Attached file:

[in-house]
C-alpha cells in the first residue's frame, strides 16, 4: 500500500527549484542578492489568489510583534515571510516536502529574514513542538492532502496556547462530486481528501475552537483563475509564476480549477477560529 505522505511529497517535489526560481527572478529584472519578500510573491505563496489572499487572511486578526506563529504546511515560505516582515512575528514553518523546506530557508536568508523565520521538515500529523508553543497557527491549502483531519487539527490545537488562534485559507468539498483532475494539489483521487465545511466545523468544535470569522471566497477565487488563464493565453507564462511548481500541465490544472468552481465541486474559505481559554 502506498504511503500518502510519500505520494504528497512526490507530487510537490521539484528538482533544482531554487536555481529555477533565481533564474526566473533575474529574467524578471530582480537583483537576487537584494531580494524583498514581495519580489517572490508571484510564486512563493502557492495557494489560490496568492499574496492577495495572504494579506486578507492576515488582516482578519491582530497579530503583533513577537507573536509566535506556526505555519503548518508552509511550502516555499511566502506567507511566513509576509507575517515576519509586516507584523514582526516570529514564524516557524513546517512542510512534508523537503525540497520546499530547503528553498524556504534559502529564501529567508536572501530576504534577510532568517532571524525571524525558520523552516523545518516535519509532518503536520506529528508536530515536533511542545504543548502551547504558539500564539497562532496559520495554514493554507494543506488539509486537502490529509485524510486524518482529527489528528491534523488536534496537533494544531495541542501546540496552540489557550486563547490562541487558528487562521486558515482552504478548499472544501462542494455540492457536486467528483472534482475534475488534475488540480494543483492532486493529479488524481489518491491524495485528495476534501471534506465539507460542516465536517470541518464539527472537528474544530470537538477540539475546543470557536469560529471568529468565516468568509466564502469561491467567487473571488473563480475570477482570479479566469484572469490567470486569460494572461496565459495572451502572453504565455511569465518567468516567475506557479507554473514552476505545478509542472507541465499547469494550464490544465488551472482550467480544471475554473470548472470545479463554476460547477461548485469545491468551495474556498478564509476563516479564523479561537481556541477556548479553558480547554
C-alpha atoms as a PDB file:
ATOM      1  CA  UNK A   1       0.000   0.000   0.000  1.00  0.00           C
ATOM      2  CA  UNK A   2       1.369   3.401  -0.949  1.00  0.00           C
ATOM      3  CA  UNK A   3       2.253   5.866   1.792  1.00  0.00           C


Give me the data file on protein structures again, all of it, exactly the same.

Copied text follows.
[in-house]
C-alpha cells in the first residue's frame, strides 16, 4: 500500500527549484542578492489568489510583534515571510516536502529574514513542538492532502496556547462530486481528501475552537483563475509564476480549477477560529 505522505511529497517535489526560481527572478529584472519578500510573491505563496489572499487572511486578526506563529504546511515560505516582515512575528514553518523546506530557508536568508523565520521538515500529523508553543497557527491549502483531519487539527490545537488562534485559507468539498483532475494539489483521487465545511466545523468544535470569522471566497477565487488563464493565453507564462511548481500541465490544472468552481465541486474559505481559554 502506498504511503500518502510519500505520494504528497512526490507530487510537490521539484528538482533544482531554487536555481529555477533565481533564474526566473533575474529574467524578471530582480537583483537576487537584494531580494524583498514581495519580489517572490508571484510564486512563493502557492495557494489560490496568492499574496492577495495572504494579506486578507492576515488582516482578519491582530497579530503583533513577537507573536509566535506556526505555519503548518508552509511550502516555499511566502506567507511566513509576509507575517515576519509586516507584523514582526516570529514564524516557524513546517512542510512534508523537503525540497520546499530547503528553498524556504534559502529564501529567508536572501530576504534577510532568517532571524525571524525558520523552516523545518516535519509532518503536520506529528508536530515536533511542545504543548502551547504558539500564539497562532496559520495554514493554507494543506488539509486537502490529509485524510486524518482529527489528528491534523488536534496537533494544531495541542501546540496552540489557550486563547490562541487558528487562521486558515482552504478548499472544501462542494455540492457536486467528483472534482475534475488534475488540480494543483492532486493529479488524481489518491491524495485528495476534501471534506465539507460542516465536517470541518464539527472537528474544530470537538477540539475546543470557536469560529471568529468565516468568509466564502469561491467567487473571488473563480475570477482570479479566469484572469490567470486569460494572461496565459495572451502572453504565455511569465518567468516567475506557479507554473514552476505545478509542472507541465499547469494550464490544465488551472482550467480544471475554473470548472470545479463554476460547477461548485469545491468551495474556498478564509476563516479564523479561537481556541477556548479553558480547554
C-alpha atoms as a PDB file:
ATOM      1  CA  UNK A   1       0.000   0.000   0.000  1.00  0.00           C
ATOM      2  CA  UNK A   2       1.369   3.401  -0.949  1.00  0.00           C
ATOM      3  CA  UNK A   3       2.253   5.866   1.792  1.00  0.00           C